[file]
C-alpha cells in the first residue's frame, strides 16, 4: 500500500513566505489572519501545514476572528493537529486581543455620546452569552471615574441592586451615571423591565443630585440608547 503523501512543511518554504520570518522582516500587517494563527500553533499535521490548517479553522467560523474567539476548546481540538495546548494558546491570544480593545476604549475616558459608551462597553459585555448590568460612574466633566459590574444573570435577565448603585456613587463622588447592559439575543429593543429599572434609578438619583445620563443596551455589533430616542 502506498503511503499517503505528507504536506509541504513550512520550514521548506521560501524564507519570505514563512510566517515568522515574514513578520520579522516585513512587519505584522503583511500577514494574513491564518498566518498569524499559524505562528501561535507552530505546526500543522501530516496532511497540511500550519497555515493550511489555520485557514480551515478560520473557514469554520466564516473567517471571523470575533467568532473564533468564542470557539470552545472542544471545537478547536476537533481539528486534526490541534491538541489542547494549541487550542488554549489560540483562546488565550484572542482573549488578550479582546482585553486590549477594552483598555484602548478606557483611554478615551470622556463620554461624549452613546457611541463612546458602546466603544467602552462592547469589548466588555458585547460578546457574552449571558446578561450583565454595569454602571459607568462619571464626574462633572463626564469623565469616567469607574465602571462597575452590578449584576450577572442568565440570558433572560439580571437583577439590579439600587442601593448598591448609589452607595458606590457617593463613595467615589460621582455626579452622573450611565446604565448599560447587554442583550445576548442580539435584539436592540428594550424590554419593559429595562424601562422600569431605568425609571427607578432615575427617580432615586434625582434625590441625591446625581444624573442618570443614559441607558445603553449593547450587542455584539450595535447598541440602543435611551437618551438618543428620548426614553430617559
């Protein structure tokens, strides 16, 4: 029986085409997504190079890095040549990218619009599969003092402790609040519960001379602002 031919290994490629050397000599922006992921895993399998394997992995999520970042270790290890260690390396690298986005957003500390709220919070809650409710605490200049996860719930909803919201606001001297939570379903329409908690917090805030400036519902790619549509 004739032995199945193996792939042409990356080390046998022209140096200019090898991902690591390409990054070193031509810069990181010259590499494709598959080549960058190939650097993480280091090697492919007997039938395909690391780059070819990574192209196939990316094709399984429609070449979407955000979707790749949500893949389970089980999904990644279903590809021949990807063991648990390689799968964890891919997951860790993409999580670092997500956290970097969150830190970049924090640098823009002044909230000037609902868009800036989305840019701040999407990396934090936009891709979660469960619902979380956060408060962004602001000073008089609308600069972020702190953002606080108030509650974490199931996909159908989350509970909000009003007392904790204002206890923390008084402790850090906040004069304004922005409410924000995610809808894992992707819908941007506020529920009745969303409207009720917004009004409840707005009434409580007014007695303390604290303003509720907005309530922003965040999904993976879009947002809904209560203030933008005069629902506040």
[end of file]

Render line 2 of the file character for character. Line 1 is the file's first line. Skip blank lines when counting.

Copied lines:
């Protein structure tokens, strides 16, 4: 029986085409997504190079890095040549990218619009599969003092402790609040519960001379602002 031919290994490629050397000599922006992921895993399998394997992995999520970042270790290890260690390396690298986005957003500390709220919070809650409710605490200049996860719930909803919201606001001297939570379903329409908690917090805030400036519902790619549509 004739032995199945193996792939042409990356080390046998022209140096200019090898991902690591390409990054070193031509810069990181010259590499494709598959080549960058190939650097993480280091090697492919007997039938395909690391780059070819990574192209196939990316094709399984429609070449979407955000979707790749949500893949389970089980999904990644279903590809021949990807063991648990390689799968964890891919997951860790993409999580670092997500956290970097969150830190970049924090640098823009002044909230000037609902868009800036989305840019701040999407990396934090936009891709979660469960619902979380956060408060962004602001000073008089609308600069972020702190953002606080108030509650974490199931996909159908989350509970909000009003007392904790204002206890923390008084402790850090906040004069304004922005409410924000995610809808894992992707819908941007506020529920009745969303409207009720917004009004409840707005009434409580007014007695303390604290303003509720907005309530922003965040999904993976879009947002809904209560203030933008005069629902506040």